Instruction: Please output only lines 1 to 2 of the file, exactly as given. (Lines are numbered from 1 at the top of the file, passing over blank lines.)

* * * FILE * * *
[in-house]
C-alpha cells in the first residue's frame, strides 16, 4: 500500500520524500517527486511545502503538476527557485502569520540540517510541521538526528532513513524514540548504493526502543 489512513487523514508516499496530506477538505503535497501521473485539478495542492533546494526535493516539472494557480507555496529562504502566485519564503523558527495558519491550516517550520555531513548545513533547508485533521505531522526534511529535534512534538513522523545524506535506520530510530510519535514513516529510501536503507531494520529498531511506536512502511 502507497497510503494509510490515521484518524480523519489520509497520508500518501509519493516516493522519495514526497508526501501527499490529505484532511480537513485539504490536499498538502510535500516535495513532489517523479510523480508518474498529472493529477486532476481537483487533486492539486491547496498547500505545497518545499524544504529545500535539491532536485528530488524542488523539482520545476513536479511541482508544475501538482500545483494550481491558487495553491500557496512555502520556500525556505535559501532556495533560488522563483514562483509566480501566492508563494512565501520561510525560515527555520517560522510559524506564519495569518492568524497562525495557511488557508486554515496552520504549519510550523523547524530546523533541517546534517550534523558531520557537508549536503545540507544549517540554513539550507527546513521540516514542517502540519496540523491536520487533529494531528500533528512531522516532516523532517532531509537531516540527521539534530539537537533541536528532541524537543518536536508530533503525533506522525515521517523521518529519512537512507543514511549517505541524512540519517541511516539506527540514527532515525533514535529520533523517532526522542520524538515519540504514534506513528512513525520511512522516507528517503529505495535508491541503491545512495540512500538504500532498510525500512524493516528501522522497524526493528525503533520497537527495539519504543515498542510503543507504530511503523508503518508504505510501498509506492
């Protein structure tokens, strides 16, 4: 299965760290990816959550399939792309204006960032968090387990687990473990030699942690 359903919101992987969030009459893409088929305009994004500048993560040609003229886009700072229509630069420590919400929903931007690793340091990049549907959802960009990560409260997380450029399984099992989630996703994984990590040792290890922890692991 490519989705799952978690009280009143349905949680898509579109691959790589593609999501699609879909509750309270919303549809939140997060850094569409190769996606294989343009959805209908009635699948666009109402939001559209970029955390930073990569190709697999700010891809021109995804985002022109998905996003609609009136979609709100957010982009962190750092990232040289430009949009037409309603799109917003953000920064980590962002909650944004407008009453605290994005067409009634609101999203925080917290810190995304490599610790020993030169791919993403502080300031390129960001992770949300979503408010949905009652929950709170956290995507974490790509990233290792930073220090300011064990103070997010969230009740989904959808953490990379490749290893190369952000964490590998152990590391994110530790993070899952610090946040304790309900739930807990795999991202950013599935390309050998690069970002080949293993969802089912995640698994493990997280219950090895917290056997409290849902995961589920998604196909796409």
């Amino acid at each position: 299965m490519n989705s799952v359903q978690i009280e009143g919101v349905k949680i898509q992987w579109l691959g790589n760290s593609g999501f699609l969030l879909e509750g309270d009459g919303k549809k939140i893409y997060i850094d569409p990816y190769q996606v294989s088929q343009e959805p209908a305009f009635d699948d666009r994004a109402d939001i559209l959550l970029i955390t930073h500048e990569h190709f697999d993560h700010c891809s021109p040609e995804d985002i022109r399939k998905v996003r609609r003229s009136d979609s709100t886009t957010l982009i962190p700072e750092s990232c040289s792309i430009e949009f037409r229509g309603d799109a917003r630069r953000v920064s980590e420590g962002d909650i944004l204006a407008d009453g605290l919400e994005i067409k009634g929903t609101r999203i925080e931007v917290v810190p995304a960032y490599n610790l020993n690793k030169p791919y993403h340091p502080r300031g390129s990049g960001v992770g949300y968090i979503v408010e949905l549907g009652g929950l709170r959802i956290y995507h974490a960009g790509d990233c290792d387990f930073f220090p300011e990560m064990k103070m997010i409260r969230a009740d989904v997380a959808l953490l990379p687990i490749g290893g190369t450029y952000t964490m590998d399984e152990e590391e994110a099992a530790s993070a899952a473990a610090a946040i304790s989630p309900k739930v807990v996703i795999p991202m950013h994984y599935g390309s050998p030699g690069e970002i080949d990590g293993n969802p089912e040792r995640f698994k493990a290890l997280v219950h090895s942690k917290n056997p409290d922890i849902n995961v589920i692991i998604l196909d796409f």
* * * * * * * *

[in-house]
C-alpha cells in the first residue's frame, strides 16, 4: 500500500520524500517527486511545502503538476527557485502569520540540517510541521538526528532513513524514540548504493526502543 489512513487523514508516499496530506477538505503535497501521473485539478495542492533546494526535493516539472494557480507555496529562504502566485519564503523558527495558519491550516517550520555531513548545513533547508485533521505531522526534511529535534512534538513522523545524506535506520530510530510519535514513516529510501536503507531494520529498531511506536512502511 502507497497510503494509510490515521484518524480523519489520509497520508500518501509519493516516493522519495514526497508526501501527499490529505484532511480537513485539504490536499498538502510535500516535495513532489517523479510523480508518474498529472493529477486532476481537483487533486492539486491547496498547500505545497518545499524544504529545500535539491532536485528530488524542488523539482520545476513536479511541482508544475501538482500545483494550481491558487495553491500557496512555502520556500525556505535559501532556495533560488522563483514562483509566480501566492508563494512565501520561510525560515527555520517560522510559524506564519495569518492568524497562525495557511488557508486554515496552520504549519510550523523547524530546523533541517546534517550534523558531520557537508549536503545540507544549517540554513539550507527546513521540516514542517502540519496540523491536520487533529494531528500533528512531522516532516523532517532531509537531516540527521539534530539537537533541536528532541524537543518536536508530533503525533506522525515521517523521518529519512537512507543514511549517505541524512540519517541511516539506527540514527532515525533514535529520533523517532526522542520524538515519540504514534506513528512513525520511512522516507528517503529505495535508491541503491545512495540512500538504500532498510525500512524493516528501522522497524526493528525503533520497537527495539519504543515498542510503543507504530511503523508503518508504505510501498509506492